Partnerships have the greatest potential to propel the success of land reform and enable the creation of viable commercial agricultural and tourism related companies if such partnerships are facilitated in a mutually beneficial manner.
This is the view of Vumelana Advisory Fund chief executive Peter Setou. Vumelana is a nonprofit organisation that facilitates partnerships between land reform beneficiaries and investors to enable the success in land reform efforts.
Since 2012, the fund has facilitated partnerships between land reform beneficiaries and private investors through its Community Private Partnership (CPP) model. CPPs are established between communities that acquire access to land under the land reform programme and private parties.
Typically, the communities bring their land and labour and the private partner brings capital, access to markets and skills to the partnership. The intention is for private investors to share their skills and enable communities to get to a point where they can independently run their land successfully, with the skills they acquire from the investor.
Creating profitable black farmers
Many partnership models exist, explains Setou.
In 2013, the partnership-driven model for land reform, known as the Karaan Plan, was introduced into the national debate via the National Development Plan (NDP) by the late Professor Mohammad Karaan, the then acting vice-principal of Stellenbosch University and a former dean of the faculty of agricultural sciences.
The plan was aimed at creating a pool of profitable black farmers.
While the plan was initially met with scepticism, following broad engagements in March 2013 between Agri SA and the National Planning Commission, an agreement on an interpretation and implementation plan for the model was outlined in the NDP.
Whilst there is broader consensus that a partnership-driven model for land reform should be promoted, the scale at which it is currently being implemented is limited and there is a need to accelerate this in order to ensure wider and more visible impact.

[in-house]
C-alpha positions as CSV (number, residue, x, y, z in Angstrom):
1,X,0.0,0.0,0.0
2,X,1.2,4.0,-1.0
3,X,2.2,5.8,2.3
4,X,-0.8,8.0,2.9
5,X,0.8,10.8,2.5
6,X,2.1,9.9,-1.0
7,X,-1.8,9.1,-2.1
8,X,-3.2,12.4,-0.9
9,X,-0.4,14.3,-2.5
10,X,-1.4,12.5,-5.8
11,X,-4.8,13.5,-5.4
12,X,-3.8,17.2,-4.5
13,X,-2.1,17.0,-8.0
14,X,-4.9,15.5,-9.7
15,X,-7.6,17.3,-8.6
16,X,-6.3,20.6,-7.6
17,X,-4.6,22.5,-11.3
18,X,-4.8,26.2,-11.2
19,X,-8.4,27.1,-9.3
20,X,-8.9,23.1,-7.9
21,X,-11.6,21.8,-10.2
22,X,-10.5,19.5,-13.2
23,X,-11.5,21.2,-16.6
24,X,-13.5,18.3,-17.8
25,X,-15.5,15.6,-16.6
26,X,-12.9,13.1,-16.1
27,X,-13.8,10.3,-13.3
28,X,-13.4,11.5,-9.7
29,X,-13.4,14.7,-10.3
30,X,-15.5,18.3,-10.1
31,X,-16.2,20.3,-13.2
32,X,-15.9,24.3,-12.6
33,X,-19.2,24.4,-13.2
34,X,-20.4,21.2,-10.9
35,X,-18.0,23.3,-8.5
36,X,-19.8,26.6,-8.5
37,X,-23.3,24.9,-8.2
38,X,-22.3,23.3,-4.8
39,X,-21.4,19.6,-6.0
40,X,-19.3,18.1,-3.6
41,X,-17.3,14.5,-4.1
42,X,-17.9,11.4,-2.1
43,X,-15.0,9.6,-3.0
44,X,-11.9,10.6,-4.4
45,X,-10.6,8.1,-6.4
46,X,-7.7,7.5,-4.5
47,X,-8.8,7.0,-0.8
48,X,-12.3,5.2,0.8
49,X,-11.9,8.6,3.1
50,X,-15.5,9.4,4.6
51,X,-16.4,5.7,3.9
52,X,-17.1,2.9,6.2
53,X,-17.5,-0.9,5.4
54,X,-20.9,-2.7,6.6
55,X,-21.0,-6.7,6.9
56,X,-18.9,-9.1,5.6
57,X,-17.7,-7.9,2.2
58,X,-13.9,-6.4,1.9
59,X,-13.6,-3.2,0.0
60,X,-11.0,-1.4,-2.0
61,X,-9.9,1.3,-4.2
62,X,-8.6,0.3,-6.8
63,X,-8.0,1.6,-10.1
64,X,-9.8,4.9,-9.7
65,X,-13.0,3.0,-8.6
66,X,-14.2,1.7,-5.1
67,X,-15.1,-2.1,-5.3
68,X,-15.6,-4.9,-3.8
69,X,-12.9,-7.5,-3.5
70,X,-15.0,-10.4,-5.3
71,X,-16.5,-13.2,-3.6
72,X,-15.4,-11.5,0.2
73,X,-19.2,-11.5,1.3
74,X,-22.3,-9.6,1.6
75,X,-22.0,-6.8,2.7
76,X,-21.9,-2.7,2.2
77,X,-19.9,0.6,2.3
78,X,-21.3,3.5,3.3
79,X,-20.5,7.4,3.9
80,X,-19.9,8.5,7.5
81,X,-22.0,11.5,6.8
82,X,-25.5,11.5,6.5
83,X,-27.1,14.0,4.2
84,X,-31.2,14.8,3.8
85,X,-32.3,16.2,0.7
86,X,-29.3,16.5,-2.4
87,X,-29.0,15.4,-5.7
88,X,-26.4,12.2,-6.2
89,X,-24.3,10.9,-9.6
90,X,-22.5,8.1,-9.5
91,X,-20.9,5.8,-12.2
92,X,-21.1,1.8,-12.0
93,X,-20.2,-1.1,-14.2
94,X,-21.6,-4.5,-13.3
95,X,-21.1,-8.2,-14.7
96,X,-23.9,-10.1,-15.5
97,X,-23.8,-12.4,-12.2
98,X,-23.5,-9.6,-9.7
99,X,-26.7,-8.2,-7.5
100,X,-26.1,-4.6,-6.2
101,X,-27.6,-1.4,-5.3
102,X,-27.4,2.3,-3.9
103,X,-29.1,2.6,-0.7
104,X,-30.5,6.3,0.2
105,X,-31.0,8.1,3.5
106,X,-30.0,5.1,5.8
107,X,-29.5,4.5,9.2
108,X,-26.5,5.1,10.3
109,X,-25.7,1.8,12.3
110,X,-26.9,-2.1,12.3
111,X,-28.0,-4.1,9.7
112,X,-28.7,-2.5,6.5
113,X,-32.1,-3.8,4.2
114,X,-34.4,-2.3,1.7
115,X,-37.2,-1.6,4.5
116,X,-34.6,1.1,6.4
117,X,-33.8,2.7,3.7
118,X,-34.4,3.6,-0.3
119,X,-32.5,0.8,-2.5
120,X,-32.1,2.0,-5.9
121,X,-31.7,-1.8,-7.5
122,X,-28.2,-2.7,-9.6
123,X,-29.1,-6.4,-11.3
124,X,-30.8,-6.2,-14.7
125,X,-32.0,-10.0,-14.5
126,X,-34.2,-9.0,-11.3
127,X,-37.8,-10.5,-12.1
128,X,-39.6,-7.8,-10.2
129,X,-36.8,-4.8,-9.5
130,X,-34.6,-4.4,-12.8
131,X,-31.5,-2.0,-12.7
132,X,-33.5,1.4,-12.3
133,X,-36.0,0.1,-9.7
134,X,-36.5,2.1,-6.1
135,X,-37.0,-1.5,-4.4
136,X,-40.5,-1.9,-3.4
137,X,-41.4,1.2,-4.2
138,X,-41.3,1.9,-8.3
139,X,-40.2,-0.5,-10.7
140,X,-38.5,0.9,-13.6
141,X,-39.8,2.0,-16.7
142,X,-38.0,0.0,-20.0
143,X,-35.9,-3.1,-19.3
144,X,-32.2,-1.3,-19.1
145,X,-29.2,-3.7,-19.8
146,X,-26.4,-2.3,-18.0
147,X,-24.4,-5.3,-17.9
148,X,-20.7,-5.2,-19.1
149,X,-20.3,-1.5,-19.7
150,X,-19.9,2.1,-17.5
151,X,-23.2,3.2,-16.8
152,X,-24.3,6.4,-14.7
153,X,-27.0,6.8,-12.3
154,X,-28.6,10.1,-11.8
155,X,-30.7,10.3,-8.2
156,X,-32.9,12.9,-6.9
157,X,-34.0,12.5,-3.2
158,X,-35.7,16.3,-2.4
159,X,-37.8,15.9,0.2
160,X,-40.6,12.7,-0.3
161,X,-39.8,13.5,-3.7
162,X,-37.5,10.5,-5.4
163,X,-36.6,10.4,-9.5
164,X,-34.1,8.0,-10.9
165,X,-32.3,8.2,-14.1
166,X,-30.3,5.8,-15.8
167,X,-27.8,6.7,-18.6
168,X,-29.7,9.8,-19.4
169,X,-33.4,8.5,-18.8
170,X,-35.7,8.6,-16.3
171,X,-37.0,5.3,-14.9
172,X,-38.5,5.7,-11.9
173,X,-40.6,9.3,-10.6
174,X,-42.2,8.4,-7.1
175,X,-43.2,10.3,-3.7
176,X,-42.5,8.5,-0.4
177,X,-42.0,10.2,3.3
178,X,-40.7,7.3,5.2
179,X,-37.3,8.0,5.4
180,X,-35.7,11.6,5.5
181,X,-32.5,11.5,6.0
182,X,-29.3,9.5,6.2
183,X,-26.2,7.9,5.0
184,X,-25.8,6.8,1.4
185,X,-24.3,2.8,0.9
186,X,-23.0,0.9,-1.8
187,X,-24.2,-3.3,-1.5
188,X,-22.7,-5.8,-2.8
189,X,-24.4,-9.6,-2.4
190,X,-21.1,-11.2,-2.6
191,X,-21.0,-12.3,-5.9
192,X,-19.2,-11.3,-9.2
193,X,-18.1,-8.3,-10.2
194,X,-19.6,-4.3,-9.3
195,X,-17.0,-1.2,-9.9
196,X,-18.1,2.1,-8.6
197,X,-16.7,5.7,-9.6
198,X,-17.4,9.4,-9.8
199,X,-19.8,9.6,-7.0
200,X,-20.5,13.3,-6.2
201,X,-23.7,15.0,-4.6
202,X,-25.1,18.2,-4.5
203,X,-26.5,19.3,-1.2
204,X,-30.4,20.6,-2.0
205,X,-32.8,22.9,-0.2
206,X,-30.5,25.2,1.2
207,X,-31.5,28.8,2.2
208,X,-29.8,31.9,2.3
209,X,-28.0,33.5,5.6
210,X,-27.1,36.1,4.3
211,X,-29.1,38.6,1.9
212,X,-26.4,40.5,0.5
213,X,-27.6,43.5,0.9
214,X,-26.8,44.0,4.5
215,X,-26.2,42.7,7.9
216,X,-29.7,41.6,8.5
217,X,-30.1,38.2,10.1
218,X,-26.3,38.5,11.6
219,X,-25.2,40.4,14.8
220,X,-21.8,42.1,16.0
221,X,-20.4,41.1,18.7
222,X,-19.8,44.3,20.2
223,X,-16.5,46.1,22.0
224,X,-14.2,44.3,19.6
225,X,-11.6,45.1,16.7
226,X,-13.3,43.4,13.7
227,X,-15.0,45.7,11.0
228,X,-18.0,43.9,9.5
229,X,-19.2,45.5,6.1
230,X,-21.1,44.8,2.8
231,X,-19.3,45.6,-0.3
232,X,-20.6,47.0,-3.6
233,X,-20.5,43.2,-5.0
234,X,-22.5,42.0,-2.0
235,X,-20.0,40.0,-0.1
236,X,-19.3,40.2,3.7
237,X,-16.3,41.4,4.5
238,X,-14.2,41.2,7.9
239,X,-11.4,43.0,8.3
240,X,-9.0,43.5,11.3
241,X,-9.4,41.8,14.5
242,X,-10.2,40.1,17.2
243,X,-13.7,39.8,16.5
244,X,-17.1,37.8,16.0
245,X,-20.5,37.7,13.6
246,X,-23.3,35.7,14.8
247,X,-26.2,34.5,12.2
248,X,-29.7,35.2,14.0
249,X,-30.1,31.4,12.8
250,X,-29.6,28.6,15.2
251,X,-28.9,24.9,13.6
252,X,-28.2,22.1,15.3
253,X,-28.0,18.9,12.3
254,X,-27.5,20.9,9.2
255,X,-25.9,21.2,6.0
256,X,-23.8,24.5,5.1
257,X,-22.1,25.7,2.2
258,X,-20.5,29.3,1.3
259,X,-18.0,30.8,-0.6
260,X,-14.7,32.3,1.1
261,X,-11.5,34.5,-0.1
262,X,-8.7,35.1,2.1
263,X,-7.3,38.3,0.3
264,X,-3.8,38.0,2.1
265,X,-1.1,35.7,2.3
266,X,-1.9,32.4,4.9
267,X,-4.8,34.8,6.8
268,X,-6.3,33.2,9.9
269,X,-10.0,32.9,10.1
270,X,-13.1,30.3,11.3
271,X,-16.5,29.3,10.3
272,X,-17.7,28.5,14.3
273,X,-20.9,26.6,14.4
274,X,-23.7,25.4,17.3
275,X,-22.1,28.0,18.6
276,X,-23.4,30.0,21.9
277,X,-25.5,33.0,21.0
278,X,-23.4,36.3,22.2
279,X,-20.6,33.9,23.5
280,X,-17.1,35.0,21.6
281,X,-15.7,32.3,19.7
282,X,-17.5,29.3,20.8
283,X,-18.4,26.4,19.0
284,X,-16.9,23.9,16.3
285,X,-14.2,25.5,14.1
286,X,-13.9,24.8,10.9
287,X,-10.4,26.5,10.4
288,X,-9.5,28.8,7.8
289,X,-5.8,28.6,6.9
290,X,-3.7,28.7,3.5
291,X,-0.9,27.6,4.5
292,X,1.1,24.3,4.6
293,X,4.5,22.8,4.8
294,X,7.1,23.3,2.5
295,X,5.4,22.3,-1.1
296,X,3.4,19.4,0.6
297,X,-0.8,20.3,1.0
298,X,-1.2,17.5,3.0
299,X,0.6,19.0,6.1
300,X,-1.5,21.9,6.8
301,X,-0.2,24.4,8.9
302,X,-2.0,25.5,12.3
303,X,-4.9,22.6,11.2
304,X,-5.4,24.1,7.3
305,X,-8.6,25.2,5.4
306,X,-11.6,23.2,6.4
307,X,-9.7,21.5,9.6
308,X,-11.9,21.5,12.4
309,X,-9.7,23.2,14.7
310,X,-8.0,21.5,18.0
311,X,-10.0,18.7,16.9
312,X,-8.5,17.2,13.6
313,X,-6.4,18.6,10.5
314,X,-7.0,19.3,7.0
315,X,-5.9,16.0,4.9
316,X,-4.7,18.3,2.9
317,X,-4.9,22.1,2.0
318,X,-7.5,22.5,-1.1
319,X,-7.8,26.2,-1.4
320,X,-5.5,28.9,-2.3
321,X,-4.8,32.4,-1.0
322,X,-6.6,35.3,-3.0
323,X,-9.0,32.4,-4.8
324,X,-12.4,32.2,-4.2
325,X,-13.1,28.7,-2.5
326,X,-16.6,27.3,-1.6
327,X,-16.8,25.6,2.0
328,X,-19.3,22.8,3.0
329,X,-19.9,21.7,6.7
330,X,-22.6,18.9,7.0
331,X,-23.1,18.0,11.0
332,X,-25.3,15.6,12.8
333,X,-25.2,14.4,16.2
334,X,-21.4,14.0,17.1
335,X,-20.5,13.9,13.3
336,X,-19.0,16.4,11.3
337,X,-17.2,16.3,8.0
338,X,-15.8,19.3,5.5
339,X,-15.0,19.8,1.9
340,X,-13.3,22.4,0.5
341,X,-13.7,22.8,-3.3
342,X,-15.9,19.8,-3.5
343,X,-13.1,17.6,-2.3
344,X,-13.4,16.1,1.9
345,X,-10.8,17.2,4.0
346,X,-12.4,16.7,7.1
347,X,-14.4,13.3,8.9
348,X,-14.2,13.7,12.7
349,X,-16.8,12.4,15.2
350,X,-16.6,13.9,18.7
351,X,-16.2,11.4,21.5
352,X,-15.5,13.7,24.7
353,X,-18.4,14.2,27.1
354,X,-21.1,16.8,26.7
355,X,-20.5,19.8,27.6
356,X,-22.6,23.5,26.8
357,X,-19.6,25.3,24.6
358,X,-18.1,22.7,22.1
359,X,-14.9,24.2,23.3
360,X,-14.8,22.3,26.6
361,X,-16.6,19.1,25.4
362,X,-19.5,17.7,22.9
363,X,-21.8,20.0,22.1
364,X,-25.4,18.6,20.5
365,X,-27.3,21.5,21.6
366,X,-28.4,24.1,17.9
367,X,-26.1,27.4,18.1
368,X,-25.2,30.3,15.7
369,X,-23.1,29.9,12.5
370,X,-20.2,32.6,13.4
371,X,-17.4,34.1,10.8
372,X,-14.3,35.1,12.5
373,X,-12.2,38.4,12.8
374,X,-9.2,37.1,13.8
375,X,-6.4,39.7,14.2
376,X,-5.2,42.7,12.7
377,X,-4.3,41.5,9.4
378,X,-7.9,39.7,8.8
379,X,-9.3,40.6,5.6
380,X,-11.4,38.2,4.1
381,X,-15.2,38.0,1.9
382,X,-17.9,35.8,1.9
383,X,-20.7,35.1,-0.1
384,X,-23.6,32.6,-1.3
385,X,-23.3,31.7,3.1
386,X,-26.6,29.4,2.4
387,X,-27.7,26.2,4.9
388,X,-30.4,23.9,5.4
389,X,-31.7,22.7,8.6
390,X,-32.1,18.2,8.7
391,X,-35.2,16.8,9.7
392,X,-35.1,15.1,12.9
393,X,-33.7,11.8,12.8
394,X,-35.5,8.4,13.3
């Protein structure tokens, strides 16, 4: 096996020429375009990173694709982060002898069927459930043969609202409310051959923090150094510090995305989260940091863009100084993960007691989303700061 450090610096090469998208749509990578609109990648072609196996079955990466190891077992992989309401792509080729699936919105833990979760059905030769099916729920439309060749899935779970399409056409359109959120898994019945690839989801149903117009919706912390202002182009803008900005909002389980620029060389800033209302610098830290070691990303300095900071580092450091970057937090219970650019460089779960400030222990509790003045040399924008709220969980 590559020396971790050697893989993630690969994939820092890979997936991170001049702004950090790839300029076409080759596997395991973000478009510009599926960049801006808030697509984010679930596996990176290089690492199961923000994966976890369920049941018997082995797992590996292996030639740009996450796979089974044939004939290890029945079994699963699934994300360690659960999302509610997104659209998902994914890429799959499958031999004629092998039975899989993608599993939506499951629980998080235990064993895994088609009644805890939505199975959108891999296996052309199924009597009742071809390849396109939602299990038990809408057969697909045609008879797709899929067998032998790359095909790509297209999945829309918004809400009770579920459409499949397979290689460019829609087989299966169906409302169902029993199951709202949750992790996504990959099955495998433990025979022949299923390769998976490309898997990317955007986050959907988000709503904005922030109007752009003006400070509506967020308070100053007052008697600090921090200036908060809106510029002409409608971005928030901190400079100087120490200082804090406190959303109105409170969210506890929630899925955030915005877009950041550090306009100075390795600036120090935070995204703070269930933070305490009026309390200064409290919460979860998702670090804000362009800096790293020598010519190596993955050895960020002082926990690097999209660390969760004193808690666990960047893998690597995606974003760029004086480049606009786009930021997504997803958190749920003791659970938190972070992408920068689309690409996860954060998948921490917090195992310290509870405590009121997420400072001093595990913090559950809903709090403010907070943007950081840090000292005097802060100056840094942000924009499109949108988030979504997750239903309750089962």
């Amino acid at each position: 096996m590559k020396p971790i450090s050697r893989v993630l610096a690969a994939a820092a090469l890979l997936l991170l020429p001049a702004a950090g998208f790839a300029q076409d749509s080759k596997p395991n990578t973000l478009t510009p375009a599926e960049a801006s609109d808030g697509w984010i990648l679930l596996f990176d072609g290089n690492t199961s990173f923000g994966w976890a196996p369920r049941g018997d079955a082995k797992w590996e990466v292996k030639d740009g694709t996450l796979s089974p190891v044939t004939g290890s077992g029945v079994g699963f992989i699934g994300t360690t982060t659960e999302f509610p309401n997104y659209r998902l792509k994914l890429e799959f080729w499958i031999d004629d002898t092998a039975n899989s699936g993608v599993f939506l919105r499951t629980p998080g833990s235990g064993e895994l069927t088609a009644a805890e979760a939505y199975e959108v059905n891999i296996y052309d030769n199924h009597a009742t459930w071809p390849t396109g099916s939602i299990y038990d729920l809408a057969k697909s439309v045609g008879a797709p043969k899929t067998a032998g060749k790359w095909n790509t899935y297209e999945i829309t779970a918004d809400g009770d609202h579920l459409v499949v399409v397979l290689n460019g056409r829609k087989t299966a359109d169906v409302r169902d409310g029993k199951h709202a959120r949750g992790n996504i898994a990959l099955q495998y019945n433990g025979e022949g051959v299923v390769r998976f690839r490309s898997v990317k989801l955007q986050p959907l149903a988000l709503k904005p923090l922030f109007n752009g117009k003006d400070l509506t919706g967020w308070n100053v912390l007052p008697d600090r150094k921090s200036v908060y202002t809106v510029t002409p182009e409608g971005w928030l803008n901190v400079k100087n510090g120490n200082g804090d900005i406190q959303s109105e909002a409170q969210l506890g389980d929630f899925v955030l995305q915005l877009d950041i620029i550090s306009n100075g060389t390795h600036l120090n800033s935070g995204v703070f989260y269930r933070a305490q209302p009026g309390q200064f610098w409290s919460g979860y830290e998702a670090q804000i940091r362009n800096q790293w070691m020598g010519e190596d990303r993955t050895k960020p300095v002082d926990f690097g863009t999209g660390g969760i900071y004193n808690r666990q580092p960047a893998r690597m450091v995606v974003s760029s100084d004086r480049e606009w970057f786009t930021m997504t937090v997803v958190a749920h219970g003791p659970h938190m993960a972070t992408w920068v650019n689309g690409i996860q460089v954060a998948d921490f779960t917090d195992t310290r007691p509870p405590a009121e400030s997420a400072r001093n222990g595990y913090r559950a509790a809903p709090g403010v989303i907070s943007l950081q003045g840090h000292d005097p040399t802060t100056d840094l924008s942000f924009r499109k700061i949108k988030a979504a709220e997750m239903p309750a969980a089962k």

Setou says, “The biggest challenge in the failure of some of the land reform partnerships is trust and a lack of funding, as seen in some of the partnerships. While funding has been a responsibility that has primarily been performed by government, the government cannot do it alone.
“The private sector, investor community and other non-government entities have an important role to play in enabling the success of the land reform programme if the right environment is created for their participation in land reform.”
He believes there is room to drive successful and mutually beneficial partnerships for land reform between land reform beneficiary communities and private investors.
“If we can focus on these efforts, by 2030 we can reach some key milestones. However, these endeavours should be scaled up and not facilitated by only a few. It’s time that the government fully supports these interventions to land reform to encourage more participation from the private sector.”
Attracting great investment
According to Vumelana, over the last decade there have been several successful land reform collaborations. Since 2012, it has facilitated 23 partnerships between land reform beneficiary communities and private investors.
Approximately 70 000 hectares of land have been put to productive use as a result of these deals, benefiting around 20 000 beneficiary households. There are further projects which are being supported which once concluded, would attract in excess of R1 billion in investments.
To date, Vumelana has received over 300 requests for its CPPs, requesting assistance in the identification of suitable partnerships, according to Setou.
He adds that partnership-driven models have proved to be effective, especially with communal property institutions (CPIs) and land-owning Trusts. Examples of such partnerships facilitated by Vumelana include the Moletele CPA in Limpopo.
The partnership between Ebenhaeser CPA and the Stellar Group is another success. This is one of the largest land claims in South Africa, encompassing 18 283 hectares of property near Vredendal in the Western Cape.
Through its partnership with the Stellar Group, the Ebenhaeser CPA has secured a deal to export pumpkins to the Dutch market and has also been able to produce cash crops, which include tomatoes and beans, for the local market.
“Private companies such as the Sanlam Foundation, which is ploughing about R5 million into Vumelana’s work, continue to enable efforts to drive the success of land reform. More such efforts from the private sector are necessary to shoulder the funding burden among land reform beneficiary communities,” says Setou.
“If the last decade’s triumphs and failures in land reform partnerships have taught all those involved anything, it is the complexity of creating successful partnership projects. However, over the years, we have learnt that it is possible to create mutually beneficial partnerships in land reform.”
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